Ask people in Gallia and Meigs Counties what keeps community spirit alive and well, and you are likely to hear about Marianne Campbell and her bi-weekly radio program Talk of the Town, now in its tenth year on the air. Those same people will tell you the spirit of Marianne Campbell is her ability to bring out the best in everyone and everything she touches. Known for her pioneering work as one of the first women to lead in broadcasting, Campbell then went on to the Holzer Medical Center where she served for over three decades and helped found what is now the Holzer Heritage Foundation.
Since retiring, Campbell has been nothing but a sense of inspiration, energy, and encouragement to others. She chaired the Foundation for Appalachian Ohio board of trustees, is an Elite Ohio Commodore, serves on the AAA East Central board and the Ohio Valley Regional Development Commission’s Revolving Loans Committee, and volunteers for the Gallia County Chamber of Commerce all while helping to create the Gallia Community Foundation, grow the French Art Colony, and establish a support group for caregivers of those with Alzheimer’s.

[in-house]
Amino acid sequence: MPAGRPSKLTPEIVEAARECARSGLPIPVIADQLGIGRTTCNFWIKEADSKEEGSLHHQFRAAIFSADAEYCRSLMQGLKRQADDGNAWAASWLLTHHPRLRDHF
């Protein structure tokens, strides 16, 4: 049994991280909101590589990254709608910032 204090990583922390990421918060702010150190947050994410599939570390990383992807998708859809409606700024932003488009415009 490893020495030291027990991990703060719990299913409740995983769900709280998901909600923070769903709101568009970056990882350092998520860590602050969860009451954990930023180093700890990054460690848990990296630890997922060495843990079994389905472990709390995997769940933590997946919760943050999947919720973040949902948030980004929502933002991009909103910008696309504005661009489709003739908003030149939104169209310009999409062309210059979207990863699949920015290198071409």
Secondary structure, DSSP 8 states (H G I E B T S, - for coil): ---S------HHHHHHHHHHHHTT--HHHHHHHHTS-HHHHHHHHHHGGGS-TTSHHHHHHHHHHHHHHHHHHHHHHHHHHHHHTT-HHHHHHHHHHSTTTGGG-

When Dick Hubbard talks about returning to his hometown of Nelsonville, Ohio, he says, “As soon as I see the rolling hills of southeast Ohio, it’s like having my mother’s arms wrapped around me.”
It is no surprise Hubbard would respond this way. He has always been known for his love of the region—and for the inventive role he played in establishing opportunities locally.
As the President of The People’s Bank of Nelsonville and Athens, Dick Hubbard demonstrated a deep commitment to the community, helping lead the development of the Hocking Valley Scenic Railway and what is now Hocking College. He was also deeply involved in growing locally-based healthcare in Nelsonville. Yet, those in Nelsonville will say he was best know for the impact he had on people, including his efforts to mentor and encourage an entire generation of business leaders to also be civic leaders.